Flights will be operated at an altitude of no more than 400 feet AGL.10

Pub. L. No. 112-95, 126 Stat. 75-76 (codified as a Note to 49 U.S.C. 40101).

Id.

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Petitioner notes that the FAAs current policy is to issue a blanket Certificate of Waiver or Authorization
(COA) to Section 333 exemption holders for flights at or below 200 feet. If this petition is granted, Petitioner will

5.

UAS must be operated within visual line-of-sight (VLOS) of the pilot at all
times.

6.

The operator is responsible for maintaining and inspecting the UAS to ensure that
it is in a condition for safe operation.

7.

Prior to each flight, the PIC must conduct a pre-flight inspection and determine
the UAS is in a condition for safe flight.

8.

The operator must follow the UAS manufacturers maintenance, overhaul,


replacement, inspection, and life limit requirements for the aircraft and aircraft
components and comply with all manufacturer safety bulletins.

9.

UAS operations may not be conducted during night, as defined in 14 C.F.R. 1.1.
All operations must be conducted under visual meteorological conditions
(VMC). Flights under special visual flight rules (SVFR) are not authorized.

10.

The UA may not operate within 5 nautical miles of an airport reference point
(ARP) as denoted in the current FAA Airport/Facility Directory (AFD) or for
airports not denoted with an ARP, the center of the airport symbol as denoted on
the current FAA-published aeronautical chart, unless a letter of agreement with
that airports management is obtained or otherwise permitted by a Certificate of
Waiver or Authorization (COA) issued to the exemption holder. The letter of
agreement with the airport management must be made available to the
Administrator or any law enforcement official upon request.

11.

If the UAS loses communications or loses its GPS signal, it must return to a predetermined location within the planned operating area.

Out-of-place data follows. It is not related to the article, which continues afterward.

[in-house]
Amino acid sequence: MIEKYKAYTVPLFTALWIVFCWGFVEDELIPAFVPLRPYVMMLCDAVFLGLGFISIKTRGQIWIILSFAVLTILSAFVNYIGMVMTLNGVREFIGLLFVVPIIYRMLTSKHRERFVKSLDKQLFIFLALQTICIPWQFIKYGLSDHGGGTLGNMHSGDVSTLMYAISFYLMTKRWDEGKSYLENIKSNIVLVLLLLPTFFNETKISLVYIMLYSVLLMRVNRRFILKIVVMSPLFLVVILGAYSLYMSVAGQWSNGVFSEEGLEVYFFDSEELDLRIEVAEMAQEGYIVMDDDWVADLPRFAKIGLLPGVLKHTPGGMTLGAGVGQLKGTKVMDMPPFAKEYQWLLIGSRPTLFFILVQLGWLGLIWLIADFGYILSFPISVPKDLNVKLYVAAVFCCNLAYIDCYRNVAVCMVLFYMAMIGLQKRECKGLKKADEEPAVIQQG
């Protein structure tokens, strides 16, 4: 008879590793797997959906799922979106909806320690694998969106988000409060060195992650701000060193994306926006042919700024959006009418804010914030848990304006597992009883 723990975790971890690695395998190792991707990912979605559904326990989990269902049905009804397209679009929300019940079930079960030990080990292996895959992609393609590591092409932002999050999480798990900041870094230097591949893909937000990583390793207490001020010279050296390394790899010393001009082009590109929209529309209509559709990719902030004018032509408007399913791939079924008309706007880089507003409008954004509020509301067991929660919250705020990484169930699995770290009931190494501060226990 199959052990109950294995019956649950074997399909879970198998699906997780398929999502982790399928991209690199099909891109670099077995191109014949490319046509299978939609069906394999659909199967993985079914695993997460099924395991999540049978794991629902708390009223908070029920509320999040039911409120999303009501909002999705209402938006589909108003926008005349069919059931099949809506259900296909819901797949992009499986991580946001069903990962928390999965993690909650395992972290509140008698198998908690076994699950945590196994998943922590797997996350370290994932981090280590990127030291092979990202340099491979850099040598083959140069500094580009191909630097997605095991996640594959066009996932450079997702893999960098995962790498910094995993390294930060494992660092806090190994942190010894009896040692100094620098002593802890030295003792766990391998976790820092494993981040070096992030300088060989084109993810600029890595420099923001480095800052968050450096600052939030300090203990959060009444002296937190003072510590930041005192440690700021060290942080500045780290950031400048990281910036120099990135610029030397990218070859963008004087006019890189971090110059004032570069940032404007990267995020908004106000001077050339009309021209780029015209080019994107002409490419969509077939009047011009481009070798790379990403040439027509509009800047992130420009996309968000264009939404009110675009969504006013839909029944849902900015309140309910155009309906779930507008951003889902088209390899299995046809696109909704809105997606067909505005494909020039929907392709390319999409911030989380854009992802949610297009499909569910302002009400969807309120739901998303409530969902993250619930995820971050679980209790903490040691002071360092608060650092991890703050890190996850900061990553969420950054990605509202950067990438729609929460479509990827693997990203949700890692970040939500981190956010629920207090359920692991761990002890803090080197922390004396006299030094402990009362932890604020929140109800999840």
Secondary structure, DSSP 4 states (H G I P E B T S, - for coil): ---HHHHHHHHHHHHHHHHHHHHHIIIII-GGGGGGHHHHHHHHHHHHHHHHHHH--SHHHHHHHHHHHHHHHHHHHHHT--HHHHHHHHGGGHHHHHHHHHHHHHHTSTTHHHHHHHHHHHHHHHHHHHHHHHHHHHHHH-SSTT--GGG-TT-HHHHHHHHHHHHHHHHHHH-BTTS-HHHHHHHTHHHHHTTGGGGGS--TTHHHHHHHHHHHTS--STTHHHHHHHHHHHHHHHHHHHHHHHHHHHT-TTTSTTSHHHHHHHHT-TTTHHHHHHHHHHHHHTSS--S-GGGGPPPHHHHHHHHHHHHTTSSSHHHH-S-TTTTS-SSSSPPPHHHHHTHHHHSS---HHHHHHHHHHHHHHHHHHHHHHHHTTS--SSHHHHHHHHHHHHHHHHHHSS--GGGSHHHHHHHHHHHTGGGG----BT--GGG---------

12.

The PIC must abort the flight in the event of unpredicted obstacles and
emergencies.

13.

All operations shall be conducted in accordance with an ATO-issued COA.

14.

The UA must remain clear and give way to all manned aviation operations and
activities at all times.

15.

All operations shall be conducted over private or controlled-access property with


permission from the property owner/controller or authorized representative.

operate below 200 feet in accordance with the terms of this blanket exemption. Petitioner may also file for a
separate COA to operate over 200 feet.

VII.

SPECIFIC SECTIONS OF 14 C.F.R. FROM WHICH PETITIONER SEEKS AN


EXEMPTION

Motorola Solutions requests exemption from the following FARS to the extent necessary to
enable the requested UAS operations for the reasons detailed below:
14 C.F.R. 61.23(a) and (c);
14 C.F.R. 61.101(e)(4) and (5);
14 C.F.R. 61.113(a);
14 C.F.R. 61.315(a);
14 C.F.R. 91.7(a);
14 C.F.R. 91.119(c);
14 C.F.R. 91.121;
14 C.F.R. 91.151(a)(1);
14 C.F.R. 91.405(a);
14 C.F.R. 91.407(a)(1);
14 C.F.R. 91.409(a)(1) and (2);
14 C.F.R. 91.417(a) and (b).
A.

14 C.F.R. 61.23(a) and (c) Medical certificates: Requirement and duration; 14


C.F.R. 61.101(e)(4) and (5) Recreational pilot privileges and limitations; 14
C.F.R. 61.113(a) Private pilot privileges and limitations; 14 C.F.R. 61.315(a)
What are the privileges and limits of my sport pilot certificate.

Because the UAS will not carry a pilot or passengers, the proposed operations can achieve the
equivalent level of safety for its UAS operations by requiring the PIC operating the aircraft to
have either an airline transport, commercial, private, recreational or sport pilot certificate and a
current FAA airman medical certificate or a valid U.S. drivers license. Unlike a conventional